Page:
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Why We Must Intervene In Myanmar

Standing aside is not an option.

Arthur Holmes 

Naked Politics Blogger

Ethnic cleansing is happening in Myanmar. As the United Nations definition explains, one group (the majority Buddhist military) are forcibly removing by terror-inspired means (mass rape and murder) a target group (Muslim Rohingya), from Rakhine state. The Myanmar military is carrying out ethnic cleansing; this is impossible to refute.

According to the united Nations’ Responsibility to Protect (R2P), the UN is “prepared to take collective action” in cases where peaceful means fail to stop crimes against humanity and ethnic cleansing. It is easy for the UN to see that such crimes are taking place, and as early as 2013 this was described as ethnic cleansing by Human Rights Watch. Satellite imagery has shown the destruction of villages and consistent reports of gang rape and mass murder have emerged throughout the millions of refugees who have fled Myanmar into neighbouring Bangladesh. It would be impossible for this many individuals (as claimed by the Myanmar government) to have done this to themselves – burning down their own villages, shooting and killing their own people. News reports from Al Jazeera and the UK’s Channel 4 News have provided the world with harrowing, clear reports from the ground in Bangladesh, showing live the harrowing tales of those currently Unicef and other NGOs are carrying out work now assumed to be the normal practice of aid organisations. As much as this is an absolute necessity, it is simply not enough.

The UN has perhaps come to show its changing colours. As the influence of Russia and China grows, so does their willingness to exercise the power of their veto. One UN expert told methat the responsibility to protect will soon be a thing of the past in light of this fact. Where condemnation could be met with action, fear of angering now powerful states has stopped the West’s supposed mission to uphold human rights.

This is the ideal situation for a step forward in human rights protection, rather than the evident step back. Myanmar, unlike Syria and Libya before it, is not entangled in the web of international influence and ulterior objectives. Some have suggested that the West’s affinity toward Aung San Suu Kyi is the barrier to military action, but this is simply not true. If this is the case, then humanitarianism is already dead.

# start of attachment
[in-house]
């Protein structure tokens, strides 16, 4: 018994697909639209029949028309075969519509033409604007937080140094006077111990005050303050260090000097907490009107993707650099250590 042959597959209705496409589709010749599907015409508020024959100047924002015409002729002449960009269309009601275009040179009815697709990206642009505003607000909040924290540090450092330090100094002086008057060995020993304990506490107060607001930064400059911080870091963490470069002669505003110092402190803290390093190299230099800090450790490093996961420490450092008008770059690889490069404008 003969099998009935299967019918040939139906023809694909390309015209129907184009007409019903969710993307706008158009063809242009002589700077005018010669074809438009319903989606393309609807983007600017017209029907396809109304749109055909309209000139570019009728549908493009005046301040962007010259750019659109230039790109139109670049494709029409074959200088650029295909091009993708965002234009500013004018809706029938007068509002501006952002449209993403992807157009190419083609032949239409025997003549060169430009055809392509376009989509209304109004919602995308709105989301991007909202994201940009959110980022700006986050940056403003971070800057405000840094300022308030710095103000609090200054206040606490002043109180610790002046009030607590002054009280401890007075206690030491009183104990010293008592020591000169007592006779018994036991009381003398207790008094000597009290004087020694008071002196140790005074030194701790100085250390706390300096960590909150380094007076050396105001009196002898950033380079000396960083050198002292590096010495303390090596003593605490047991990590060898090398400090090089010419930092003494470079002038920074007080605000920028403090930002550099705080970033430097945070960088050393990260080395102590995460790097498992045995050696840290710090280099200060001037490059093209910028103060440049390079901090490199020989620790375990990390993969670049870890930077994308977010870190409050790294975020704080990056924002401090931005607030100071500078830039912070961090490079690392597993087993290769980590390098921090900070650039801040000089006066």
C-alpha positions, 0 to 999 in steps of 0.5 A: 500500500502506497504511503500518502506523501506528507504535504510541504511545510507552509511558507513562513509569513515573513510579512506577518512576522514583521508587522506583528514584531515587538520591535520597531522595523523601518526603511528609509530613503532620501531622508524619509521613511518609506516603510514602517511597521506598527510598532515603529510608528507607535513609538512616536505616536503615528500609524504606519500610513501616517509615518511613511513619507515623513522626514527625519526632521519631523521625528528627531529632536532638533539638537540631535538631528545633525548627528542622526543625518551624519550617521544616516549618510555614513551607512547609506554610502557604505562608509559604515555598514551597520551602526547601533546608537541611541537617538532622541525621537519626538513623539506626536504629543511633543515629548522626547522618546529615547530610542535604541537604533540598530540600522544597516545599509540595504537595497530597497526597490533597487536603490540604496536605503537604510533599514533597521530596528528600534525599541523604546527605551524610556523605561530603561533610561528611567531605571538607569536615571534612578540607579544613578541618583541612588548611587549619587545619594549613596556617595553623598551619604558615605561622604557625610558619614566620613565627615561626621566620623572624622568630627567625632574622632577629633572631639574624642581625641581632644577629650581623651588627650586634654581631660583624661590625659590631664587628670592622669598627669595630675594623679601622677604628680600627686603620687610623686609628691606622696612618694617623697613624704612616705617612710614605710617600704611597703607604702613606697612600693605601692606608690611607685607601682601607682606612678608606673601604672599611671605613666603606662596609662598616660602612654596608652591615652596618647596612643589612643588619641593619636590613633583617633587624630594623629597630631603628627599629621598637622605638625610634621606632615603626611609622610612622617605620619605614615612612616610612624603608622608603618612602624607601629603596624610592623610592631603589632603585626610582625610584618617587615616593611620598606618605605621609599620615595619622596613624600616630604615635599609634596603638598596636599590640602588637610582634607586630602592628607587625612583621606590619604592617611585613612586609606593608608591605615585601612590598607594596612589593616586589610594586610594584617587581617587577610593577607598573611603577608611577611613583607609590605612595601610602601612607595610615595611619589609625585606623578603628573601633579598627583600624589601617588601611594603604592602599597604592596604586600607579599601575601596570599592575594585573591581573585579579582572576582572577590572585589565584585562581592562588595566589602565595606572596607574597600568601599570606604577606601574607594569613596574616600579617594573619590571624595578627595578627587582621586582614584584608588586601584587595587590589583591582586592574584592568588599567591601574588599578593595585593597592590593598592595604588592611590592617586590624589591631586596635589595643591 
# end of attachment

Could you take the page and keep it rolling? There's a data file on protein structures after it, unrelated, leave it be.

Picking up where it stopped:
What is more, intervention in Myanmar would prove to Russia, China and other sceptics that interventionism is not merely a cover for Western neocolonialism or other such criticism. Where in Libya NATO overstepped their remit by toppling Gaddafi, no such stretching could occur in Myanmar. Previous attitudes have been friendly between the West and the supposedly democratised state – there is no desire to remove Myanmar’s government. However, stopping their military is a necessity.

Perhaps my faith in Western powers is misplaced. Similar patterns emerged prior to Yugoslavia, Rwanda and Darfur. In some cases intervention came, but came too late. Perhaps an international system designed to protect the rights of every individual underneath it is merely a dream of the turn of the century. But if democracy is everything we’re told to believe, then this cannot be the case.

Intervention must happen in Myanmar. Where the UN fails to act, democratic states must show unity to put it right. Sceptical states such as Russia and China must see that the UN is a body with the power to protect the rights of all people and if it fails to do so, others will go out of their way to do just that. If they don’t, then we may well be seeing a reversion to the widespread human rights violations of the twentieth century – where Myanmar is not a rare example, but the accepted norm.

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